major nonfuel-mineral-producing areas in Virginia
Source: US Geological Survey, The Mineral Industry of Virginia (2014 Minerals Yearbook)
Each mineral has a distinct arrangement of atoms from its component elements, so each mineral has different properties. Laboratory experiments suggest there are over 500,000 possible combinations of the elements found on earth.
A total of perhaps 10,000 minerals may be found naturally on earth, but so far less than 5,600 have been identified from 300,000 localities around the world by the International Mineralogical Association. The number of known minerals grew by 25% after 2000, as scientists used new technology to analyze crystal structures and complex mathematics to predict how minerals could have formed.
As conditions on earth have changed over time, the number of possible minerals has expanded. For example, after cyanobacteria generated large quantities of oxygen and transformed earth's atmosphere, new copper minerals developed on earth. They included copper sulphates, expanding the number of copper-based minerals beyond the sulfides that formed before the Great Oxygenation Event.1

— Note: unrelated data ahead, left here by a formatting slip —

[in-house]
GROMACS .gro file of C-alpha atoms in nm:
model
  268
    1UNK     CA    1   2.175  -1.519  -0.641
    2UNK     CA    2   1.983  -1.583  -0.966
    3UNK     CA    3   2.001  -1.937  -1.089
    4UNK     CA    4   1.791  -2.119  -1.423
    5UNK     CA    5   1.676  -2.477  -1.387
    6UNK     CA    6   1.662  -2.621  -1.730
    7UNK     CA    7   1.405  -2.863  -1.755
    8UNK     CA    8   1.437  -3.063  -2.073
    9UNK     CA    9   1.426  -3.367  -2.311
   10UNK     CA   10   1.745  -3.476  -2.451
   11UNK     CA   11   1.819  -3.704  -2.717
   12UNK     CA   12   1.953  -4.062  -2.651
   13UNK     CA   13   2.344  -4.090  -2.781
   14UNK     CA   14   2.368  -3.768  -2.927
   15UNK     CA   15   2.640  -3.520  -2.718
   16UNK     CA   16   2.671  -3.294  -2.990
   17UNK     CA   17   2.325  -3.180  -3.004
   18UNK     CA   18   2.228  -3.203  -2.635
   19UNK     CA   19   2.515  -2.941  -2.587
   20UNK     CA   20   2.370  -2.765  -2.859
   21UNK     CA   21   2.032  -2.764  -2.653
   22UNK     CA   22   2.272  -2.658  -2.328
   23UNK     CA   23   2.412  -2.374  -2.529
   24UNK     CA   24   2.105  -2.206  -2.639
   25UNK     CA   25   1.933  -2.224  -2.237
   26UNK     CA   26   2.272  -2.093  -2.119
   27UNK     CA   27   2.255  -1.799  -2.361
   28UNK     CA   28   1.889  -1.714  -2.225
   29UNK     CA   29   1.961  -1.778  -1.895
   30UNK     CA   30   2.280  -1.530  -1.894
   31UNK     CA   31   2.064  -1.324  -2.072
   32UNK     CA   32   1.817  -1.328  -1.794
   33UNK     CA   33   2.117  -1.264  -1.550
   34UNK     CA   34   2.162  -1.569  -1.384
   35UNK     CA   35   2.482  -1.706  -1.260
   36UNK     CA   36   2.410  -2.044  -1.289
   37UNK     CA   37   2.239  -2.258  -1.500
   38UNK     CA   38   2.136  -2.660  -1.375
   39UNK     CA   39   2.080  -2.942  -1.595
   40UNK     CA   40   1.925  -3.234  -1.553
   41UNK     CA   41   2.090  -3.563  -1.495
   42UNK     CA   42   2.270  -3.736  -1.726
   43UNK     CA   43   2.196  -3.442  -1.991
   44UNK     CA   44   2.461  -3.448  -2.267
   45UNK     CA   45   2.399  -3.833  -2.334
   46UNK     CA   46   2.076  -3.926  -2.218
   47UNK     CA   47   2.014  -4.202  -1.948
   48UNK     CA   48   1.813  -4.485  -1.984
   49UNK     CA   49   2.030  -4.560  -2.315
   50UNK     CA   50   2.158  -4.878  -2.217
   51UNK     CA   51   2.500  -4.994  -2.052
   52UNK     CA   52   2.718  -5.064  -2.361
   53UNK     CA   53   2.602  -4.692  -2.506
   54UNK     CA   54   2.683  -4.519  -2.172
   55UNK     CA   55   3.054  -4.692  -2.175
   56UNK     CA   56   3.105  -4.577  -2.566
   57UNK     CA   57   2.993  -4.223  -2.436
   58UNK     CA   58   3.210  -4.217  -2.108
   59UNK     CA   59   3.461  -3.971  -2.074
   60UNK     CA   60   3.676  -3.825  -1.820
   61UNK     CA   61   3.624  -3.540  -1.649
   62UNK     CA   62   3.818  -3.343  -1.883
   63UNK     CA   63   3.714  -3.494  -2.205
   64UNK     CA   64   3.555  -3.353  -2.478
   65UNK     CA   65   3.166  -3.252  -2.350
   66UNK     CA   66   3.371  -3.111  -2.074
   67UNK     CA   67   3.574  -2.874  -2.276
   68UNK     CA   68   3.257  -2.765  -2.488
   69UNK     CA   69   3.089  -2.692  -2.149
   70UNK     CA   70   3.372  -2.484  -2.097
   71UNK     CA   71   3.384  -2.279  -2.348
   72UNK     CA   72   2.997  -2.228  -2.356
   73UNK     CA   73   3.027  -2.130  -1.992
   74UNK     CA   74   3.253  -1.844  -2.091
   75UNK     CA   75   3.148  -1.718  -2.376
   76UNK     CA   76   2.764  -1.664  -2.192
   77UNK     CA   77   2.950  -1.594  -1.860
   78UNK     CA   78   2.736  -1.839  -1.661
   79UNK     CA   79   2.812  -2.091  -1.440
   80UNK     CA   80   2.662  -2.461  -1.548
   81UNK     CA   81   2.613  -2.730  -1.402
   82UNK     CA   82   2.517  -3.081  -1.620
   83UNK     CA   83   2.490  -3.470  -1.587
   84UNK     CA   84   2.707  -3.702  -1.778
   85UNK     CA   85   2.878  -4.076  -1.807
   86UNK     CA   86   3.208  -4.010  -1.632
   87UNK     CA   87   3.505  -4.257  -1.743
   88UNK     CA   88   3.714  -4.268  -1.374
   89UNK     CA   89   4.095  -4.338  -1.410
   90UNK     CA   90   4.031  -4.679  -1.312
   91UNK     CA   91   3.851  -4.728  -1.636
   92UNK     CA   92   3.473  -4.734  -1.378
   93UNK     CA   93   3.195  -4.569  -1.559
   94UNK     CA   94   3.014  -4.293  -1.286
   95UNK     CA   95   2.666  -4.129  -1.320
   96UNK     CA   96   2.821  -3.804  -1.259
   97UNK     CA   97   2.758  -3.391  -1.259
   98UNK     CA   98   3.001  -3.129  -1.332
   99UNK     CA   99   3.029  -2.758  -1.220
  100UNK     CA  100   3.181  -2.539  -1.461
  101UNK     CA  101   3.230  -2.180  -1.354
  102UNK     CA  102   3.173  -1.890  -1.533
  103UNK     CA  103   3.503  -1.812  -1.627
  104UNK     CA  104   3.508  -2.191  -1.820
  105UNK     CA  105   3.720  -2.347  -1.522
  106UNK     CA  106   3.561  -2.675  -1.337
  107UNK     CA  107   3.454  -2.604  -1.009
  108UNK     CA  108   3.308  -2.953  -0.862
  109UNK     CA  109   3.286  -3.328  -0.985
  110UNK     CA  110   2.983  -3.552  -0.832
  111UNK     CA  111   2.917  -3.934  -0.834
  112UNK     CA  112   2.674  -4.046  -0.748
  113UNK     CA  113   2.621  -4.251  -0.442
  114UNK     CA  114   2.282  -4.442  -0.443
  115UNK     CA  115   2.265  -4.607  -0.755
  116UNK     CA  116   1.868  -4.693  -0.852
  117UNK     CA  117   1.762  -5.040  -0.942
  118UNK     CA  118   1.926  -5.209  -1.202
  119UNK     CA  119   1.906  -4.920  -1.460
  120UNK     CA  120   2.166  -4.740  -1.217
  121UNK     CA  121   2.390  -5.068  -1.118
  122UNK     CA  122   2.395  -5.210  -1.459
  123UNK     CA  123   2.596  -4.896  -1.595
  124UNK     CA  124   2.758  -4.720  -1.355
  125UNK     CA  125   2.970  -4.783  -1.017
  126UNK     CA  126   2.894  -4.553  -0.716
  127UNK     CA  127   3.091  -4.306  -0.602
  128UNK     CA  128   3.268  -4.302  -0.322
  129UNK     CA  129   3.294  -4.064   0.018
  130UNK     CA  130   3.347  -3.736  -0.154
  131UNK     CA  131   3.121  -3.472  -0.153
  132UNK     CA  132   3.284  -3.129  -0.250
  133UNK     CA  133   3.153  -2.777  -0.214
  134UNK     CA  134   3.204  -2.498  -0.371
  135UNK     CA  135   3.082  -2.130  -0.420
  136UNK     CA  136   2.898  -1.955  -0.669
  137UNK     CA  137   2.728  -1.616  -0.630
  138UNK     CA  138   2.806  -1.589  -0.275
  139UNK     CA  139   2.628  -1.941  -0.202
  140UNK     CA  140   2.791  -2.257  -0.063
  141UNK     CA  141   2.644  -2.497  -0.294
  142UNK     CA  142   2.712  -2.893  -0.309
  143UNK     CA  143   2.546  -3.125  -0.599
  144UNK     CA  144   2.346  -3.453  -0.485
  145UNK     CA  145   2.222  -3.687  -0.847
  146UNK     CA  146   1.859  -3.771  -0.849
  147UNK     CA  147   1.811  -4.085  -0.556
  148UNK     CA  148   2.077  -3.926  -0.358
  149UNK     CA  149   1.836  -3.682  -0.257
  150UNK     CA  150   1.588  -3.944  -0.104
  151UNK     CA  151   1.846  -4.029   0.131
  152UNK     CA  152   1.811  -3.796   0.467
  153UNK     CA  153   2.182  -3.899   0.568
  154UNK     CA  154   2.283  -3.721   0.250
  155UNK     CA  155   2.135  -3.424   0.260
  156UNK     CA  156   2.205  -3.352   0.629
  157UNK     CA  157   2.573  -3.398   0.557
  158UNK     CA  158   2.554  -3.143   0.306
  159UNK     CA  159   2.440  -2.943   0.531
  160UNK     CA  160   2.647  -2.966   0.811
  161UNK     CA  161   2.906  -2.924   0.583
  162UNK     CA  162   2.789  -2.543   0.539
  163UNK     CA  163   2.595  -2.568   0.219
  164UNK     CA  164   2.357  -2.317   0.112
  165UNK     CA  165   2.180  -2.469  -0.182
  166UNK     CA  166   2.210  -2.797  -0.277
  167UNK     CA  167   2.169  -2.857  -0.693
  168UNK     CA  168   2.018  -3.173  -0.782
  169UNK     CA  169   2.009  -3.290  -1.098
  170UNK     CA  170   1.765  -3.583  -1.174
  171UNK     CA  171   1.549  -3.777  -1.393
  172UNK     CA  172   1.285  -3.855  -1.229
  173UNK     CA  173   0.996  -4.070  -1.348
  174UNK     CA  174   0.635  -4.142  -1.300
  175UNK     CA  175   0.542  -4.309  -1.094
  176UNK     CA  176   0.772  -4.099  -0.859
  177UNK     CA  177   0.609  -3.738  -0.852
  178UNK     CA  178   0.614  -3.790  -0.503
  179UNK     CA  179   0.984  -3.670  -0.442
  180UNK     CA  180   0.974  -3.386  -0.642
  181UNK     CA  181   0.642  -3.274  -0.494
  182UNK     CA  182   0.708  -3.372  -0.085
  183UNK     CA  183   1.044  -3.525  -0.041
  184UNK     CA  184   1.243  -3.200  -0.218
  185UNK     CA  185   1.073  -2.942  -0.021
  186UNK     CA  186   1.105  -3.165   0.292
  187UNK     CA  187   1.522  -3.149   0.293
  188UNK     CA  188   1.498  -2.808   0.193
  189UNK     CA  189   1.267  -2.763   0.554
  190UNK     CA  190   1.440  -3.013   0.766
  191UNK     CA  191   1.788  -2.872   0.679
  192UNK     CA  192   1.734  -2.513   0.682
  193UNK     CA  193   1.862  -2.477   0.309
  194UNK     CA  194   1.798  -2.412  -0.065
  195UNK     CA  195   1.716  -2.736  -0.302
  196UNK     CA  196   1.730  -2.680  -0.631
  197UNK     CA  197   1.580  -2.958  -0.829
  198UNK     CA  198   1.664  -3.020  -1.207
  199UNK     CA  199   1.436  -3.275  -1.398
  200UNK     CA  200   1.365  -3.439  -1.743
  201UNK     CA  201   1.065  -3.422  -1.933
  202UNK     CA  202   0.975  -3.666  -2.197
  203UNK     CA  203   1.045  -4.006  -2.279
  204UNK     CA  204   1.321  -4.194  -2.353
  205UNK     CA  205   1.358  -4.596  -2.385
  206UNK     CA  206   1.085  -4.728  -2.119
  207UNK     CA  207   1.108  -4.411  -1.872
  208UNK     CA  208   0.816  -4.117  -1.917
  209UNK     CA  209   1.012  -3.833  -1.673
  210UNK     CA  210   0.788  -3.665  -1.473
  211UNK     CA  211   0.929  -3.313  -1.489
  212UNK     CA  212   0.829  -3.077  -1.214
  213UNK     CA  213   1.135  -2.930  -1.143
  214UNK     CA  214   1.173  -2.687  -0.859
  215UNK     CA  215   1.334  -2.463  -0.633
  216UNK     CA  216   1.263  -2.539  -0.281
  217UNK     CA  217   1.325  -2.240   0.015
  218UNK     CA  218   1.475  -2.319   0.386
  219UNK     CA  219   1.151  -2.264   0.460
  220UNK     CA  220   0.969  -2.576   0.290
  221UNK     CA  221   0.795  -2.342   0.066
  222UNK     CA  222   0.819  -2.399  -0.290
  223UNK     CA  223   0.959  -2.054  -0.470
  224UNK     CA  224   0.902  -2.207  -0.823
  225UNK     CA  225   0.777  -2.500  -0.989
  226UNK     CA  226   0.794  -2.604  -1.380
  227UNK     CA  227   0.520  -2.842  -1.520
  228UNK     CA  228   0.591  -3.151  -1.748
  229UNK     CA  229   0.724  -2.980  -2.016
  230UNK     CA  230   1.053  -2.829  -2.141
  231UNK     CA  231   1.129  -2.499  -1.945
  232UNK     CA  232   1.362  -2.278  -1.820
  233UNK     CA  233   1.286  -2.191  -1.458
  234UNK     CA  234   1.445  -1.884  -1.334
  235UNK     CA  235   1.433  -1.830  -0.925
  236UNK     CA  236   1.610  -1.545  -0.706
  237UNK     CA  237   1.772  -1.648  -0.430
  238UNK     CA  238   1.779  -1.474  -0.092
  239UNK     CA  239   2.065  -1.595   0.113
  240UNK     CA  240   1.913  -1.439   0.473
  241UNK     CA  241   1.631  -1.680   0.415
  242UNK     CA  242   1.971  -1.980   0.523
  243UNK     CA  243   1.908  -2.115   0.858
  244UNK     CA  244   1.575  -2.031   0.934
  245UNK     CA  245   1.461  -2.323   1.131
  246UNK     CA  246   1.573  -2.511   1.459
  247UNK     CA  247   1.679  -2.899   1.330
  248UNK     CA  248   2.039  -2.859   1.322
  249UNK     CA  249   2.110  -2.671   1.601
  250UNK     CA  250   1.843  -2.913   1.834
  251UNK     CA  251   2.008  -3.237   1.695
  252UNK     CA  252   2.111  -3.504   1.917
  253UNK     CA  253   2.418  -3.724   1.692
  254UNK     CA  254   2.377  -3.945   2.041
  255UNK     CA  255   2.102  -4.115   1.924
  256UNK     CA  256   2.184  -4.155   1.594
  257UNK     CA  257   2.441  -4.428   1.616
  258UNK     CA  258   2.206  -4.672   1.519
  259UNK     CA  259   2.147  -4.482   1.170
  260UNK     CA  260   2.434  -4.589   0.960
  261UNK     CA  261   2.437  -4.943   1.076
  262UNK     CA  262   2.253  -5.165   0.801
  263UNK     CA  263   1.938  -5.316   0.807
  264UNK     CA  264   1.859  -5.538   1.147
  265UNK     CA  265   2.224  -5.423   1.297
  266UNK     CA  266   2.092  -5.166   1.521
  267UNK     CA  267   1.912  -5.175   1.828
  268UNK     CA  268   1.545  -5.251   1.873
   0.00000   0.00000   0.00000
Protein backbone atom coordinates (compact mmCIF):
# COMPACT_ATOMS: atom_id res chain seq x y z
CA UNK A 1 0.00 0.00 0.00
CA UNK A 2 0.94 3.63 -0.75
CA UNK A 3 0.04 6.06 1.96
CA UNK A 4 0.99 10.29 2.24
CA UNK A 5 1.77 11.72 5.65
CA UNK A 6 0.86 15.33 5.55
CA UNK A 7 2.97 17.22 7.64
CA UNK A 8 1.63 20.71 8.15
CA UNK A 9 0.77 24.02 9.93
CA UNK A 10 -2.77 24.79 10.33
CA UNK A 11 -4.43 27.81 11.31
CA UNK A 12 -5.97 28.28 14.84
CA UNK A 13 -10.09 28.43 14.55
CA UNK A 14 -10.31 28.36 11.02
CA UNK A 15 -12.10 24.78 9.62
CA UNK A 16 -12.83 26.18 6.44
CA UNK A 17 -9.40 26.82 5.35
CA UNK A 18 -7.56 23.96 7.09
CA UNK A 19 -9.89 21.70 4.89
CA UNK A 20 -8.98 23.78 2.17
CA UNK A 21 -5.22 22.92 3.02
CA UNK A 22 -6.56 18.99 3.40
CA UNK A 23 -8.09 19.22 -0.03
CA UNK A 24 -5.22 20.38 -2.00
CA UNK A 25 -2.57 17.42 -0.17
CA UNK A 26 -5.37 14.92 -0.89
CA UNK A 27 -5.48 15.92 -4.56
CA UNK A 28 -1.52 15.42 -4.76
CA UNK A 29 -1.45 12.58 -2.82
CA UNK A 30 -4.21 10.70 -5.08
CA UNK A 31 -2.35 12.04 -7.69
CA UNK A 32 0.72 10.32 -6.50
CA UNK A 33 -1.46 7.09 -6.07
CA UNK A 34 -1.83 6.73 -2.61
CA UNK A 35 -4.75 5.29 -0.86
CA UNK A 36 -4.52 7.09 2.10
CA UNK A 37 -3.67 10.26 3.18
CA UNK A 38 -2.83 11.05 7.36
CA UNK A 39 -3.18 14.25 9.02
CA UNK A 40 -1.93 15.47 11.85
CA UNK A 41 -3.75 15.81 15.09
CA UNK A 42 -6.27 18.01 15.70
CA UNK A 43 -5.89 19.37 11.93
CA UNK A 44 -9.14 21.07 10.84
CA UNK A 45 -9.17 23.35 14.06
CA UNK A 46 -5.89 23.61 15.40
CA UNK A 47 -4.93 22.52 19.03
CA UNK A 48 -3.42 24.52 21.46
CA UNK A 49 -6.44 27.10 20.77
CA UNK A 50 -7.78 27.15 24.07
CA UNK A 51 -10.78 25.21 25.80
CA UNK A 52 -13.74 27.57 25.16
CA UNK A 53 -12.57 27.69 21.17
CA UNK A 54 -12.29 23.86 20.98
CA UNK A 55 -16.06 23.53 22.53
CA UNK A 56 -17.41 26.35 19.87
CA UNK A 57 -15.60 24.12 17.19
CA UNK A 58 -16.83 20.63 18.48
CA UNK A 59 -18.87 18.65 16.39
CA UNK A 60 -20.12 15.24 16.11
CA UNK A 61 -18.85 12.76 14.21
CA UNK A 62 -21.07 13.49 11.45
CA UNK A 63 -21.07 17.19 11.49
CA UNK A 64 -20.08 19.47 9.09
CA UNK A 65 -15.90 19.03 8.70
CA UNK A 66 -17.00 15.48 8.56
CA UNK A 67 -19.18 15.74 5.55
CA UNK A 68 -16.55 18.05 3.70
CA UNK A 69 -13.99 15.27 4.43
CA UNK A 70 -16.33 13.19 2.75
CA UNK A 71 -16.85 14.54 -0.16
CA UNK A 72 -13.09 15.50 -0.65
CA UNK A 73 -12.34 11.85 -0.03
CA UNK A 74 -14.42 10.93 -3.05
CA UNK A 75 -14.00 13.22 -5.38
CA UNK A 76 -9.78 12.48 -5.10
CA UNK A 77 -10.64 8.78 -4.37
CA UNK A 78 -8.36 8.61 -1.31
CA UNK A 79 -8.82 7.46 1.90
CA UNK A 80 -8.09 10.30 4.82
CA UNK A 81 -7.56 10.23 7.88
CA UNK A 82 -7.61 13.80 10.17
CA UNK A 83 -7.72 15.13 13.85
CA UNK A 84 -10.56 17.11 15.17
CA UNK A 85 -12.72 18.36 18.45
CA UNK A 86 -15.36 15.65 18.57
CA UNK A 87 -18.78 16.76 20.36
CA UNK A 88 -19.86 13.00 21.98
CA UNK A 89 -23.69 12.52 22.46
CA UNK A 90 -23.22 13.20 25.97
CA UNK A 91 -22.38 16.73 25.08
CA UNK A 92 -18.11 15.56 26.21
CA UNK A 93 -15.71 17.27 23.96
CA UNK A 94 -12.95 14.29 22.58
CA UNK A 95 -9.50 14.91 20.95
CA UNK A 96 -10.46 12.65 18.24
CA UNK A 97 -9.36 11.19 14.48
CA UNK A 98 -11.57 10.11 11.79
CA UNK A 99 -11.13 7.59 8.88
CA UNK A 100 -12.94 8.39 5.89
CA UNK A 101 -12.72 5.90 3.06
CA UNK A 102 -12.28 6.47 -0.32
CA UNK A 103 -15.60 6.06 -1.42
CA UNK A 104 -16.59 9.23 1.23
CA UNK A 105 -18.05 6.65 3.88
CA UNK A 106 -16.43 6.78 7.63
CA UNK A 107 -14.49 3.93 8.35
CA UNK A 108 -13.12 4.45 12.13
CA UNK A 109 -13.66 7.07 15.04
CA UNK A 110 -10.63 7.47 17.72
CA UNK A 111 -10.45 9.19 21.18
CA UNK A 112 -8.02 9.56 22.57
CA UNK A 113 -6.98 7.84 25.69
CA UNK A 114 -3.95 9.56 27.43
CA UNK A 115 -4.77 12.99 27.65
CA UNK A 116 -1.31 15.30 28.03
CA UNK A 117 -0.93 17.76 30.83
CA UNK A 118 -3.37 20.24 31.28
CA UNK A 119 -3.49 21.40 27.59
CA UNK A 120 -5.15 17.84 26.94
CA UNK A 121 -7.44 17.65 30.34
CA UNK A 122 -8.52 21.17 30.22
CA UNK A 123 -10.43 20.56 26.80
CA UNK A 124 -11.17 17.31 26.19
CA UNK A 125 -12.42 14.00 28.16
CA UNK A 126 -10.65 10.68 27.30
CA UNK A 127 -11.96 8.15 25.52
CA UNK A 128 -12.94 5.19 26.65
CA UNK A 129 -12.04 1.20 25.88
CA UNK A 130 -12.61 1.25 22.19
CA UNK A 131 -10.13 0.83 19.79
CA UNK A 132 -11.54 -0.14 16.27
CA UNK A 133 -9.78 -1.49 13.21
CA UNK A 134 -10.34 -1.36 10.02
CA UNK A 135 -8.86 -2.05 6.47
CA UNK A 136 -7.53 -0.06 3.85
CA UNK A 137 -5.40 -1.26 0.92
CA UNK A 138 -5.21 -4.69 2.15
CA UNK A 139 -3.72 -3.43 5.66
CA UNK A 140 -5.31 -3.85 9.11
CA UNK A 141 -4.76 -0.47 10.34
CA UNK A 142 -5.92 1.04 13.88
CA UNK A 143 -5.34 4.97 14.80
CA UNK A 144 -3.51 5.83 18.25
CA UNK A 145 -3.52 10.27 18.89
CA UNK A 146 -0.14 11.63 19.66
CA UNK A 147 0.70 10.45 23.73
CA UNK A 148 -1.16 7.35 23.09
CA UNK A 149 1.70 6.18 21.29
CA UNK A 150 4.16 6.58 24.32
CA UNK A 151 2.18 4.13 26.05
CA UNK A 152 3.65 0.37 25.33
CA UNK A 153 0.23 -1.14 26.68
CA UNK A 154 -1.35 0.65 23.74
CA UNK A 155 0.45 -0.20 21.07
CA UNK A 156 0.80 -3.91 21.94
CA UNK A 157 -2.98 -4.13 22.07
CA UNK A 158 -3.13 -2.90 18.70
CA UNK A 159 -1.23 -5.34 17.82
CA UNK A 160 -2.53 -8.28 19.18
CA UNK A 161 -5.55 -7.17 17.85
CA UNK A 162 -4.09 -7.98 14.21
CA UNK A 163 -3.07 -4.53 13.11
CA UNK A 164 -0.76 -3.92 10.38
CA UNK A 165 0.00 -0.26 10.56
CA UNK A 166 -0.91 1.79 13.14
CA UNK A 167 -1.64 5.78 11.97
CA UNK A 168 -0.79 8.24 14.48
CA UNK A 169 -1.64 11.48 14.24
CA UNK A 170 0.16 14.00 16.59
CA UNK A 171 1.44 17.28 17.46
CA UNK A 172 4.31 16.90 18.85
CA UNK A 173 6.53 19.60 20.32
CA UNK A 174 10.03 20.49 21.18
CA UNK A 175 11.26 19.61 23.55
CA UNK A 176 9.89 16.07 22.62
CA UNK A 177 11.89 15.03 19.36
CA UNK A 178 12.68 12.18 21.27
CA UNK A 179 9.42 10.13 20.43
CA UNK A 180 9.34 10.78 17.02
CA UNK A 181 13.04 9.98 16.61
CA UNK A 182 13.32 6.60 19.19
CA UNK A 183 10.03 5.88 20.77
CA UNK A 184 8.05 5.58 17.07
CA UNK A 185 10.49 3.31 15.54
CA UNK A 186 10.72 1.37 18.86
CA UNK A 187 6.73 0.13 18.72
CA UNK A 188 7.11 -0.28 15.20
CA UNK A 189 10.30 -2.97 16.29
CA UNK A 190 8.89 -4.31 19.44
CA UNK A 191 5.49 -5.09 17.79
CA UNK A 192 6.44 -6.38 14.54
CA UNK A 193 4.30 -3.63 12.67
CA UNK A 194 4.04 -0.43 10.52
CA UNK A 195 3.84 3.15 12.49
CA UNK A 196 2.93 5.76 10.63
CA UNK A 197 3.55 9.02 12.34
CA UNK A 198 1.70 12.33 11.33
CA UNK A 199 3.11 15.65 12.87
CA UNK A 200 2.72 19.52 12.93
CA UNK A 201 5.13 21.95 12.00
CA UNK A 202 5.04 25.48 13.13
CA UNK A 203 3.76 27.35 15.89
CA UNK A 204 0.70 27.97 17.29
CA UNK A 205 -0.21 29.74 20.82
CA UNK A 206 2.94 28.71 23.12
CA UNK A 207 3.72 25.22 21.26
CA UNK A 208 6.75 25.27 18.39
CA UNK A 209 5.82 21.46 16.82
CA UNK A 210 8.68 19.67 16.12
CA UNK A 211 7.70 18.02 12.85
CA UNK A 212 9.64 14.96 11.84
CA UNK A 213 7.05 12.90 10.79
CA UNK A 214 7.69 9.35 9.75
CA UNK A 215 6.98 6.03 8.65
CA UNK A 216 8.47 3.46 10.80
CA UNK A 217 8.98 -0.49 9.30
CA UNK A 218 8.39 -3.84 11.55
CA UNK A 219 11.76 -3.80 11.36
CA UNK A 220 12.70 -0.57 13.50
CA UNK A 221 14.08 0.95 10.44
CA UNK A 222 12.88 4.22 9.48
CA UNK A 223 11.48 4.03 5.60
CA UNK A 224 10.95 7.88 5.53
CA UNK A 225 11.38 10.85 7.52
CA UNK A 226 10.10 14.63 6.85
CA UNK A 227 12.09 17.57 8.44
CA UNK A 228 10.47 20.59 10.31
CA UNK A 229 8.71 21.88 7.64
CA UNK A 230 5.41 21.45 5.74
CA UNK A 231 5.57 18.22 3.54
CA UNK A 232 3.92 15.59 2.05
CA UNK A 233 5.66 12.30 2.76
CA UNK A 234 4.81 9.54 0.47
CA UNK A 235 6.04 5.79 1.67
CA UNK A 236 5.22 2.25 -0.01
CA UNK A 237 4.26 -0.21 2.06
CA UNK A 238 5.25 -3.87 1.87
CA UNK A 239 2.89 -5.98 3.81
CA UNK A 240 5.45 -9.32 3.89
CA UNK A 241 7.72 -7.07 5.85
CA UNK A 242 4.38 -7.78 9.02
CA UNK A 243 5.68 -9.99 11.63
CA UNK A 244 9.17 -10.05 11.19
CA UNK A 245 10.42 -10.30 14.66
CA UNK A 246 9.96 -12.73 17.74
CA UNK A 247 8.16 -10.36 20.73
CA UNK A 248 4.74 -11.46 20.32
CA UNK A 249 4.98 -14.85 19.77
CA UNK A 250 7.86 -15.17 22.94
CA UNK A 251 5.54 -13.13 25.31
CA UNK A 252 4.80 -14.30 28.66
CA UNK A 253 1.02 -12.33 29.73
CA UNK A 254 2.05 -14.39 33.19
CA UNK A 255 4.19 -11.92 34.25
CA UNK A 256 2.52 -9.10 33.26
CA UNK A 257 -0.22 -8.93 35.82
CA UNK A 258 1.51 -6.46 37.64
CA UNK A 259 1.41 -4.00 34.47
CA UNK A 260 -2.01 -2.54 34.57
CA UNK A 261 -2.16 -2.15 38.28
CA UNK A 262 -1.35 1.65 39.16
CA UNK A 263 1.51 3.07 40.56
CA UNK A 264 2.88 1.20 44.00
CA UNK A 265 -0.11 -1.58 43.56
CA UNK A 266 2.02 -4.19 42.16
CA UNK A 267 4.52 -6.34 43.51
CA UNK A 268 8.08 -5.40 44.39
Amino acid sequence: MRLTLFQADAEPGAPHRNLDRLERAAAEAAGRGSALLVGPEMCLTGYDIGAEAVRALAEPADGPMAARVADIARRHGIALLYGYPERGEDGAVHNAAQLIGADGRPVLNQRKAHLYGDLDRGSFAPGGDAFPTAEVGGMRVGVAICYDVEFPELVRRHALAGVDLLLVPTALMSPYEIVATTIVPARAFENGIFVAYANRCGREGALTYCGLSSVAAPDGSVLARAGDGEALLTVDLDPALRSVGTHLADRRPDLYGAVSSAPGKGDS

European colonists were not the first geologists or miners in the Western Hempisphere. Archeologists have discovered evidence that red ocher, rich in hematite (an iron oxide), was excavated from caves in Yucatan up to 12.000 years ago. Sea level rise later caused the caves to flood, protecting the evidence - including charred wood that was used to date the age of the mining activity.1
sand and grave mining is most common in the loose sedimentary formations of the Coastal Plain
Source: Virginia Department of Mines, Minerals, and Energy, "Mineral And Fossil Fuel Production In Virginia (1999-2003)," Sand and gravel extraction sites in Virginia with active permits during 1999-2003 (Figure 6)
all crushed stone operations are west of the Fall Line - on the Coastal Plain, gravel pits simply extract stone already crushed through natural erosion and transport
Source: Virginia Department of Mines, Minerals, and Energy, "Mineral And Fossil Fuel Production In Virginia (1999-2003)," Map of crushed stone operations in Virginia with active permits during 1999-2003 (Figure 10)
in 1890, the Norfolk and Western Railroad had a branch line at Crimora to manganese mines
Source: New York Public Library, Mineral territory tributary to Norfolk and Western Railroad (1890)
revenues from transporting mineral resources justified railroad development in southwestern Virginia
Source: David Rumsey Map Collection, Rand McNally," Virginia (1889)
minerals with more protons than iron were formed by the collision of two neutron stars or when the nickel-iron core collapsed in a Type II supernova
Source: NNational Aeronautics and Space Administration (NASA), Messier 16 (The Eagle Nebula)